Facebook is reportedly poised to snap up Microsoft's Atlas ad-serving platform for less than $100 million. That would bring Facebook closer to end-to-end control of its ad business and would facilitate its progress toward running a third-party, whole-Web ad network. "Essentially, Facebook is looking to build a full array of digital-advertising technologies to rival Google," writes Jason Del Rey. Advertising Age (tiered subscription model) (2/7), CNET (2/7) LinkedInFacebookTwitterEmail this Story
  • Samsung fashions an alliance with Alexander Wang
    Samsung is partnering with Alexander Wang on a fashion project that will highlight the collaborative capability of the Samsung Galaxy Note II smartphones. Wang will coordinate work from other designers to arrive at a print that will be used for a limited-edition bag sold for charity. Samsung released a two-minute video showing Wang in action, coordinating the release with the start of Fashion Week in New York. The New York Times (tiered subscription model) (2/7) LinkedInFacebookTwitterEmail this Story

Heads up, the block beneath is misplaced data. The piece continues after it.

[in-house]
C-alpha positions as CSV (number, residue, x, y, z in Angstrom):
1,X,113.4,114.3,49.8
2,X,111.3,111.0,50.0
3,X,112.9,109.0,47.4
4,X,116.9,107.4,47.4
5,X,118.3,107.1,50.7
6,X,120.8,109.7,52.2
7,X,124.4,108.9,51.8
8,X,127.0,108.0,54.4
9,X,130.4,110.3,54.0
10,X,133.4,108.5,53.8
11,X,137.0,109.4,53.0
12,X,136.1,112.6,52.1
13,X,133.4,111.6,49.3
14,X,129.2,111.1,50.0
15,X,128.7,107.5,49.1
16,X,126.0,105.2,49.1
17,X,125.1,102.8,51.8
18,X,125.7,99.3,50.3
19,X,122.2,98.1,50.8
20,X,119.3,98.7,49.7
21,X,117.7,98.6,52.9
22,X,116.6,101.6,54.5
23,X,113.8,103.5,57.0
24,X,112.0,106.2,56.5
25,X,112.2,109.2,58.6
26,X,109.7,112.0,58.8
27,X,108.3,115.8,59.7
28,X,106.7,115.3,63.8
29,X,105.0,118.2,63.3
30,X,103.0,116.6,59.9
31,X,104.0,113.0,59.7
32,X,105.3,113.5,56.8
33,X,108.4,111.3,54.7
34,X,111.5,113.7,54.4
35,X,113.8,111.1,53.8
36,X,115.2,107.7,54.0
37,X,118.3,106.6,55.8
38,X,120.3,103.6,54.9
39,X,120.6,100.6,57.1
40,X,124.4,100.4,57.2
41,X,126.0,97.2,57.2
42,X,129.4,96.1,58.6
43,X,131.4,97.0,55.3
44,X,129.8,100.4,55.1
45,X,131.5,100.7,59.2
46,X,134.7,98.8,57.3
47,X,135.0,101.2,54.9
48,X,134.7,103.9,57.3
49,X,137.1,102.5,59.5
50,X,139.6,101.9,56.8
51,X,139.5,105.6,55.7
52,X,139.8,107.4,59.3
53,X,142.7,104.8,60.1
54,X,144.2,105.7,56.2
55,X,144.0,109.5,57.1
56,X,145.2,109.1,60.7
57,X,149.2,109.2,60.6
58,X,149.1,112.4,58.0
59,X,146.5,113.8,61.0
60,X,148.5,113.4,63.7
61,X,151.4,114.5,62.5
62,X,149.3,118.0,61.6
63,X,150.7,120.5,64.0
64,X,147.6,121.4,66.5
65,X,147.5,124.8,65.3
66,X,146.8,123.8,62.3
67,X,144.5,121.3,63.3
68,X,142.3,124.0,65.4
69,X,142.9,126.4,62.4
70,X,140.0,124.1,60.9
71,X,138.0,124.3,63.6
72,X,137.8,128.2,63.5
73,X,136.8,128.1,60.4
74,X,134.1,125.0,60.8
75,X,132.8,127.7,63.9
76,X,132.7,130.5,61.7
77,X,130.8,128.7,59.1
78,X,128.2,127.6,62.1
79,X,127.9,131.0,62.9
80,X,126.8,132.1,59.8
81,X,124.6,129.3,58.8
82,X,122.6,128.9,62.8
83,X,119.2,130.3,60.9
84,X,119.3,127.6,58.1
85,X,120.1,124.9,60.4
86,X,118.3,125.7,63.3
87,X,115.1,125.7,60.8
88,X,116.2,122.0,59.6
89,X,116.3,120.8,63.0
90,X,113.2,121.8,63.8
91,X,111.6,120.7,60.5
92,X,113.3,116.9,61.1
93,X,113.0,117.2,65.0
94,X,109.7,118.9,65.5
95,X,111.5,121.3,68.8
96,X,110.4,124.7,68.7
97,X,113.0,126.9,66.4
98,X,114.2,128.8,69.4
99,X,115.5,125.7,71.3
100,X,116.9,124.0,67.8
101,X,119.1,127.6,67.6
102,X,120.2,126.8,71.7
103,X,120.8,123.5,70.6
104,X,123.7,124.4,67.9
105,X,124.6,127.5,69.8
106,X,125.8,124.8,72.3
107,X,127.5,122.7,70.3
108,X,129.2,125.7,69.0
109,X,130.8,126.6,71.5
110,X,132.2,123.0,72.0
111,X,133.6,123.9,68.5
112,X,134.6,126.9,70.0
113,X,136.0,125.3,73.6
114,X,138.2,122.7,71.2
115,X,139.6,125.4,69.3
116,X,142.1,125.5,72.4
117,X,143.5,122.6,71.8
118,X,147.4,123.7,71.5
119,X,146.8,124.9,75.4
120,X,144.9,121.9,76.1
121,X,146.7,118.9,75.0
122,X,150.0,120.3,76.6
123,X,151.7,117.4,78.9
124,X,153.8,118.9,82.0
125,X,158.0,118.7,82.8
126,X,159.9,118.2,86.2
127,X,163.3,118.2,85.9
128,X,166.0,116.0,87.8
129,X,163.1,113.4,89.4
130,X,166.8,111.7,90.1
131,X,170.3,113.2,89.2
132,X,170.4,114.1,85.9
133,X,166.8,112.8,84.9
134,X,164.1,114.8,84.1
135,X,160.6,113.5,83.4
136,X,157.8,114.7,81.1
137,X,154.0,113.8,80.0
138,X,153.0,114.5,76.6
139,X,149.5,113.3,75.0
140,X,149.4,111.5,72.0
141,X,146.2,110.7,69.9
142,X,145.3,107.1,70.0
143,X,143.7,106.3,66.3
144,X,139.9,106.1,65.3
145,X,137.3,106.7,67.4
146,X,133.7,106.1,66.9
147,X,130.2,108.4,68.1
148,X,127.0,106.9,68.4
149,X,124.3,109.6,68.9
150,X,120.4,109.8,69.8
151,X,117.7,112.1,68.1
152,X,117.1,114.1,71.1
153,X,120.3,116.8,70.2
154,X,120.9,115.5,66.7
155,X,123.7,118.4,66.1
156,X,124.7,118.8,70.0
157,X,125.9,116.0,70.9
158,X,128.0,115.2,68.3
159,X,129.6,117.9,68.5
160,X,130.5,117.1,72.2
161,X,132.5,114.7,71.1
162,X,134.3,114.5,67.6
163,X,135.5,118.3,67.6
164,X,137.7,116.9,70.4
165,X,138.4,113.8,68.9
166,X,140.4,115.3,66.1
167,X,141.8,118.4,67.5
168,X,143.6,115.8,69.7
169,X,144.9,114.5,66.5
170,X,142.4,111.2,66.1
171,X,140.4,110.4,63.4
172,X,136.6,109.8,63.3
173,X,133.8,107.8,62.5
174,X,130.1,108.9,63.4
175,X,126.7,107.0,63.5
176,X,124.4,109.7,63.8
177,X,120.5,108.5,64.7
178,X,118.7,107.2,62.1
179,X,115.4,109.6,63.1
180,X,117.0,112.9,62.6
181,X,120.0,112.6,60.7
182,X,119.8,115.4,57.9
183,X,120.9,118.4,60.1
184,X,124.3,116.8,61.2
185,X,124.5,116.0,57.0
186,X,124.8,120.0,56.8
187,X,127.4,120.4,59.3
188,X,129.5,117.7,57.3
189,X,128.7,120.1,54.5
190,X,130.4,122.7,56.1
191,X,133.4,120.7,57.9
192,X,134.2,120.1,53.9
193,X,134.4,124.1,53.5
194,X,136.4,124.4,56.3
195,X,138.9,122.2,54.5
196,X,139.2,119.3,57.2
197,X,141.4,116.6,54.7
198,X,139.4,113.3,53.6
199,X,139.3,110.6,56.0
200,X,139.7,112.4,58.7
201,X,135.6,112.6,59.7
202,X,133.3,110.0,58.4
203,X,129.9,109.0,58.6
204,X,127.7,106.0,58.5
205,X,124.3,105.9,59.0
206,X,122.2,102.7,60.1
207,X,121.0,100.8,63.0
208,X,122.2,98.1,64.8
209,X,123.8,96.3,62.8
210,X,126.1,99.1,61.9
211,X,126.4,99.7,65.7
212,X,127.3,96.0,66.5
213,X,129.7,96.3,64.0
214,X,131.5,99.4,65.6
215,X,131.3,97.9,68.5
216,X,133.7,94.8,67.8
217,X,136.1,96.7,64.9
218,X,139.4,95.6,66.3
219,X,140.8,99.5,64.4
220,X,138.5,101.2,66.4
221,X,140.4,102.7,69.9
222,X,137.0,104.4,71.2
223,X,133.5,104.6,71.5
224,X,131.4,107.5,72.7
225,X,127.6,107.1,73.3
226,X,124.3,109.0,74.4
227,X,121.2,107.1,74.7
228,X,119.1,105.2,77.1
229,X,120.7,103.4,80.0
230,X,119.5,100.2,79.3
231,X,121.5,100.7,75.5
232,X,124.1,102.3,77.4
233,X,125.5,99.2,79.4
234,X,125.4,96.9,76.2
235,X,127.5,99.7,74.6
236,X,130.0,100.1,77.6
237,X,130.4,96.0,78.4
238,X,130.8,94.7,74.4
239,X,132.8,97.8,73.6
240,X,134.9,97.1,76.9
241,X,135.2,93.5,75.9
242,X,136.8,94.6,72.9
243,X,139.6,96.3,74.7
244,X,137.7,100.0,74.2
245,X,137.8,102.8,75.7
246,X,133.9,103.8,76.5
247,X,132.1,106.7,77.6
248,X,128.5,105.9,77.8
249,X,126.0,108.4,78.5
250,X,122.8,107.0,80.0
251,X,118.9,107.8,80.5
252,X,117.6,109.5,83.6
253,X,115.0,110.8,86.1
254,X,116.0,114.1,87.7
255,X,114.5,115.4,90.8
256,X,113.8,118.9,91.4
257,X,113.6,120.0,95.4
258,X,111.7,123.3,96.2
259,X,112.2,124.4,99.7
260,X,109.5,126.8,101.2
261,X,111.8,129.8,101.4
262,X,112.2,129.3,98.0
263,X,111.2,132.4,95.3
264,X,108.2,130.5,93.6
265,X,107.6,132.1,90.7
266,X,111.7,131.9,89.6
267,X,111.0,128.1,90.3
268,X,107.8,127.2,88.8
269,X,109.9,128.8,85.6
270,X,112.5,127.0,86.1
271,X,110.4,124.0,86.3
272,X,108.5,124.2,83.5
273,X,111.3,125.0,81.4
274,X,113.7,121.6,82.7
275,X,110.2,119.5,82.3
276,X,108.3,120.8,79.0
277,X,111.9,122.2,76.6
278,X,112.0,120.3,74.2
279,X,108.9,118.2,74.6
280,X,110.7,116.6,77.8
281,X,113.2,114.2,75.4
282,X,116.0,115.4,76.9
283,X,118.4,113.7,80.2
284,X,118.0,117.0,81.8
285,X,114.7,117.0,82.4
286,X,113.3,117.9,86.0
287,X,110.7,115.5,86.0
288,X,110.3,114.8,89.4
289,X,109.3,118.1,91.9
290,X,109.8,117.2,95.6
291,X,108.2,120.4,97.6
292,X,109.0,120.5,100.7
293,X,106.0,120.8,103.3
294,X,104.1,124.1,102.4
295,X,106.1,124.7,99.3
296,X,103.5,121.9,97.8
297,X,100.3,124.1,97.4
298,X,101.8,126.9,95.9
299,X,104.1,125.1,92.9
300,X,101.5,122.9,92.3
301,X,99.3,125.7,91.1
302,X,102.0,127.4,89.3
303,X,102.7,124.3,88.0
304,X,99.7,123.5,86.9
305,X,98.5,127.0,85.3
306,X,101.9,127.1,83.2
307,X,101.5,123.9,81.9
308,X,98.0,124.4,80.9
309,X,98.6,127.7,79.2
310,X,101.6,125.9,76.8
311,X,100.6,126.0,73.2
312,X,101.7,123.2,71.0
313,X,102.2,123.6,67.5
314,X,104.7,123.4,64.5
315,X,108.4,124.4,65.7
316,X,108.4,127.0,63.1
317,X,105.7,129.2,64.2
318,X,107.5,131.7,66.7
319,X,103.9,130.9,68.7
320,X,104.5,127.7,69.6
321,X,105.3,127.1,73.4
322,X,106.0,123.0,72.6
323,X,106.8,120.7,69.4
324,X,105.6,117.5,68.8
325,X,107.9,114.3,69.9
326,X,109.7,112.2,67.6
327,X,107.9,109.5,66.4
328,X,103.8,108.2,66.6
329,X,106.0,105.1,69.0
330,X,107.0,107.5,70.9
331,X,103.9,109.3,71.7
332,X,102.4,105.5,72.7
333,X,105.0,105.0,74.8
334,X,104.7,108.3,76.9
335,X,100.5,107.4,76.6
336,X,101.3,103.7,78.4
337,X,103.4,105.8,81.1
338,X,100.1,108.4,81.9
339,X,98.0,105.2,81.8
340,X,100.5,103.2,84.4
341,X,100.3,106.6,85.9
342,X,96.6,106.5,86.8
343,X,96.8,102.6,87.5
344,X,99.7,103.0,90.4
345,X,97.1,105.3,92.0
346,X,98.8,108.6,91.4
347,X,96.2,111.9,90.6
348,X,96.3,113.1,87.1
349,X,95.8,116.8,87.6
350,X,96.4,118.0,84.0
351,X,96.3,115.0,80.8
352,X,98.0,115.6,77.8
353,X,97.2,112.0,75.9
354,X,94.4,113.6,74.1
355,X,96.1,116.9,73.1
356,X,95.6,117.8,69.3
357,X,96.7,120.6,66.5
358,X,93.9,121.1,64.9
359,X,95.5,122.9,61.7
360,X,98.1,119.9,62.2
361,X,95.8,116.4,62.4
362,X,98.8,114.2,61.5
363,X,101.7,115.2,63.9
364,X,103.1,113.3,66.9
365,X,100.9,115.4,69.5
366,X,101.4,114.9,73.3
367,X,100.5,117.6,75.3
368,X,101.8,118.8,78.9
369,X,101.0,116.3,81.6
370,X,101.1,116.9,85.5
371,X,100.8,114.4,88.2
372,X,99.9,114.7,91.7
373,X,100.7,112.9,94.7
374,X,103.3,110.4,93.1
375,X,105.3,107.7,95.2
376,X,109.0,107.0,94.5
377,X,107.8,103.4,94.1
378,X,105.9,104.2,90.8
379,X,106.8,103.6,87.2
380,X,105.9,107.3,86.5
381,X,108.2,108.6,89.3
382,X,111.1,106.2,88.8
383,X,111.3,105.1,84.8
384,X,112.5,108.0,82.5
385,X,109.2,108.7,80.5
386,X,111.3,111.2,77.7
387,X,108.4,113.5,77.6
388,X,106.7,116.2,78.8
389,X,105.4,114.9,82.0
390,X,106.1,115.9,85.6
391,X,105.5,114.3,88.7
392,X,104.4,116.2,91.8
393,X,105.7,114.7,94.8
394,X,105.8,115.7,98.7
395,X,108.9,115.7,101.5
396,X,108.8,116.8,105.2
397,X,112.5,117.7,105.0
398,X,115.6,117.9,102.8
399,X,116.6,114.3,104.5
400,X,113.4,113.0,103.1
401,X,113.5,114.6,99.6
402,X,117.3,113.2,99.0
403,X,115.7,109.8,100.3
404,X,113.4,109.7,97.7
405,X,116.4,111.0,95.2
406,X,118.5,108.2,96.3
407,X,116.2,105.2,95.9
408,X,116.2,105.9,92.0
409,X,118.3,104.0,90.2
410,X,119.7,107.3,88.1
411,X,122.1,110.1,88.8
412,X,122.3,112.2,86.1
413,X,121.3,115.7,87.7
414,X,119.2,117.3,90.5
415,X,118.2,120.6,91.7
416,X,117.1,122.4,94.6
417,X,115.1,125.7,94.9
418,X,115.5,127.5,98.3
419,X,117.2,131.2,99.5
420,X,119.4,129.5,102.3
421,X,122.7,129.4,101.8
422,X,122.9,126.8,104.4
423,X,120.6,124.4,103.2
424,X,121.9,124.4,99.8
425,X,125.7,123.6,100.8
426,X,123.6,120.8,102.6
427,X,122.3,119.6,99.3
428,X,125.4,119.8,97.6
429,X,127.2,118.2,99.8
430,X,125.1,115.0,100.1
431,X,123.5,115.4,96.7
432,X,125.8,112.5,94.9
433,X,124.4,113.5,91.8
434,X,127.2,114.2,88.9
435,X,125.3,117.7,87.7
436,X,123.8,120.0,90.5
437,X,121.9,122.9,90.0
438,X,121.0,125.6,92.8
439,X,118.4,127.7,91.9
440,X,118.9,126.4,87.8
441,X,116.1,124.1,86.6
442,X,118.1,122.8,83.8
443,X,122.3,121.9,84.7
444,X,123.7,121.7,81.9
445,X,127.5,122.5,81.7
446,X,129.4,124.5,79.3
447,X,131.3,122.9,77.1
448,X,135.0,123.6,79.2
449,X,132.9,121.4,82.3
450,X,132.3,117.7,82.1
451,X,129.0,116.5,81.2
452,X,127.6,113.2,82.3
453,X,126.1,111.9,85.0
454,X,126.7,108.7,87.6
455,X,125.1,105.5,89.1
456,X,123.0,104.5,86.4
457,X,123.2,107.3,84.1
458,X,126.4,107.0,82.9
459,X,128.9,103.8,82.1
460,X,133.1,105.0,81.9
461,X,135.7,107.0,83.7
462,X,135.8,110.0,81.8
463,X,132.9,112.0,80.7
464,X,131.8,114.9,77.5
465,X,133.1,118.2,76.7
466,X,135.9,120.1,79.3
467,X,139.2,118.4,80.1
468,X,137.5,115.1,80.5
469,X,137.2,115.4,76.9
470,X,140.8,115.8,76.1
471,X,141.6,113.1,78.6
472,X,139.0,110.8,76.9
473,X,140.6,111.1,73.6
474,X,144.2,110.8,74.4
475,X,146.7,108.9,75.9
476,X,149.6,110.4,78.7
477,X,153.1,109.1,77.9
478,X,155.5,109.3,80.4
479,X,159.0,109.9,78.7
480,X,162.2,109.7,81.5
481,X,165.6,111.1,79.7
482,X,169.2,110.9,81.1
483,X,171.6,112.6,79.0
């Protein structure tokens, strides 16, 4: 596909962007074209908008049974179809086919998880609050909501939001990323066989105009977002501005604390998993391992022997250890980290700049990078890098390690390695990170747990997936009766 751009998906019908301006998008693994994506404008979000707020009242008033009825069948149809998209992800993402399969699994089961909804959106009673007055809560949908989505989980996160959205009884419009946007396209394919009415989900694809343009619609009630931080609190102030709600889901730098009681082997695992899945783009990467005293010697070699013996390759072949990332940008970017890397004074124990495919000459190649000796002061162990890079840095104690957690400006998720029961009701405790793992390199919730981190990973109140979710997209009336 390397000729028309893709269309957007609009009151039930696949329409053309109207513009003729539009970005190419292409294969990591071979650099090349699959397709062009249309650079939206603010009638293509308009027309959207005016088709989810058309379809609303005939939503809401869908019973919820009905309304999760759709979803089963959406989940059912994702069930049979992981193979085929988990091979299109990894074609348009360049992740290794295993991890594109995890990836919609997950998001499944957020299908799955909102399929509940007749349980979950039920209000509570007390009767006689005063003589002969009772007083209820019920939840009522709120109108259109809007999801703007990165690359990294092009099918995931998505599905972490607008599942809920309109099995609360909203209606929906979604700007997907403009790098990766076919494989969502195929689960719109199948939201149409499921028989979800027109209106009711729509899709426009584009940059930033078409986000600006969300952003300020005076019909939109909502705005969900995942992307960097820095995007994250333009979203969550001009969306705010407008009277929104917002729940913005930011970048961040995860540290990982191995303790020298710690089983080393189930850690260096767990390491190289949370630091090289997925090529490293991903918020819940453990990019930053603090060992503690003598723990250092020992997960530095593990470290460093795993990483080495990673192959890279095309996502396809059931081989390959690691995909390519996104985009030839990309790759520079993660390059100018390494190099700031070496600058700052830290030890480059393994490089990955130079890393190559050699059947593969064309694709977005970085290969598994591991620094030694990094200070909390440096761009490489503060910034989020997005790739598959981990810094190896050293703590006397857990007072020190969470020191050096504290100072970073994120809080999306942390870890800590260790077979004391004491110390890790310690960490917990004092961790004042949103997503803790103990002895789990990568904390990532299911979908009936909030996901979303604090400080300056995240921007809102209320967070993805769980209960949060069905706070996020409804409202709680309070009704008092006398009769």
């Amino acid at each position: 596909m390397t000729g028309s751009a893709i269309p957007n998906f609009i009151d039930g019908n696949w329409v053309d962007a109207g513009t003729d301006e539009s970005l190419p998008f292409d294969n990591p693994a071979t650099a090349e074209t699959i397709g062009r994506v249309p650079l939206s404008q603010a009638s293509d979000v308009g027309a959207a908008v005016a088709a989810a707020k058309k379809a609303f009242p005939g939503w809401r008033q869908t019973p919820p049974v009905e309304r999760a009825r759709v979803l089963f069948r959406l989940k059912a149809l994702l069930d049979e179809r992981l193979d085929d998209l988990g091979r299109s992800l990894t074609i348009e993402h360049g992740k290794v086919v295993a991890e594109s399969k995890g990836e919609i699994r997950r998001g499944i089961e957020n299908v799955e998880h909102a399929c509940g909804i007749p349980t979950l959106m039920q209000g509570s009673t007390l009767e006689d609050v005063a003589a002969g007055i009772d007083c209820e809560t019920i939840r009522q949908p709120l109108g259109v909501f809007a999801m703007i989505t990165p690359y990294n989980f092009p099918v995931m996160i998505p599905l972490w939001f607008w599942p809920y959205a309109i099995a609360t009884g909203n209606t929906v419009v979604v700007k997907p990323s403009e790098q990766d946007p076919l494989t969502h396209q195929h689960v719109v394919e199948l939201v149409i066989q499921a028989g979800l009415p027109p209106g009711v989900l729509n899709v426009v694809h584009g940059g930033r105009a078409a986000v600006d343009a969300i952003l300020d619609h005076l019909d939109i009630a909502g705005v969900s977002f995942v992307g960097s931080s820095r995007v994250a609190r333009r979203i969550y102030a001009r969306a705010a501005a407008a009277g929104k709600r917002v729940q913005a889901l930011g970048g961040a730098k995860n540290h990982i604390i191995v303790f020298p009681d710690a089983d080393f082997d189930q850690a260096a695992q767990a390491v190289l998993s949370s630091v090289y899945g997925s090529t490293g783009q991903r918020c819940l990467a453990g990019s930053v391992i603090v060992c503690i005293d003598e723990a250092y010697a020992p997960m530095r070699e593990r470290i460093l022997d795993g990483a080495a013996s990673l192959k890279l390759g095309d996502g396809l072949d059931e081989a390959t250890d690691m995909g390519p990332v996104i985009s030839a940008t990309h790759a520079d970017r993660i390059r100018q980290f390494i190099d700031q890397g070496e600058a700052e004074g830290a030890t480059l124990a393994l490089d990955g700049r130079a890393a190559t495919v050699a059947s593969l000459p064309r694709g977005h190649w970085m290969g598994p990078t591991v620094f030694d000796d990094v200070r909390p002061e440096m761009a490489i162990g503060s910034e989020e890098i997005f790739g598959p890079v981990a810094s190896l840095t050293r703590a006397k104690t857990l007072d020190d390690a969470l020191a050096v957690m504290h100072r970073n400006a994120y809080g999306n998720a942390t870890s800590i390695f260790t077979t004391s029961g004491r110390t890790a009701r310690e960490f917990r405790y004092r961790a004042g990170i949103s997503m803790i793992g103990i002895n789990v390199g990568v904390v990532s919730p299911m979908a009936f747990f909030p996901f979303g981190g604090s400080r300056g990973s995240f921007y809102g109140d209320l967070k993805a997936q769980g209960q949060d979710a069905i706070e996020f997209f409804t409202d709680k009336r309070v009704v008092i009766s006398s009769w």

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  Market Trends 
  • Toy-app combinations try to invent a new way to play
    Nine out of 10 toy-industry efforts at combining real-world toys with applications were unsuccessful in 2012, says Jim Silver, editor in chief of "Kids looked at these plastic toys used to run digital games and said, 'Why bother when I can just use my thumbs?' " Silver says. Jakks Pacific recently unveiled an enhanced-reality app that, through a device's camera and display, made Disney characters appear to be interacting with toys. But industry observers are split on whether it will be successful, and they are concerned that tacking technology onto old ideas shows desperation. The Wall Street Journal/Dow Jones Newswires (2/7) LinkedInFacebookTwitterEmail this Story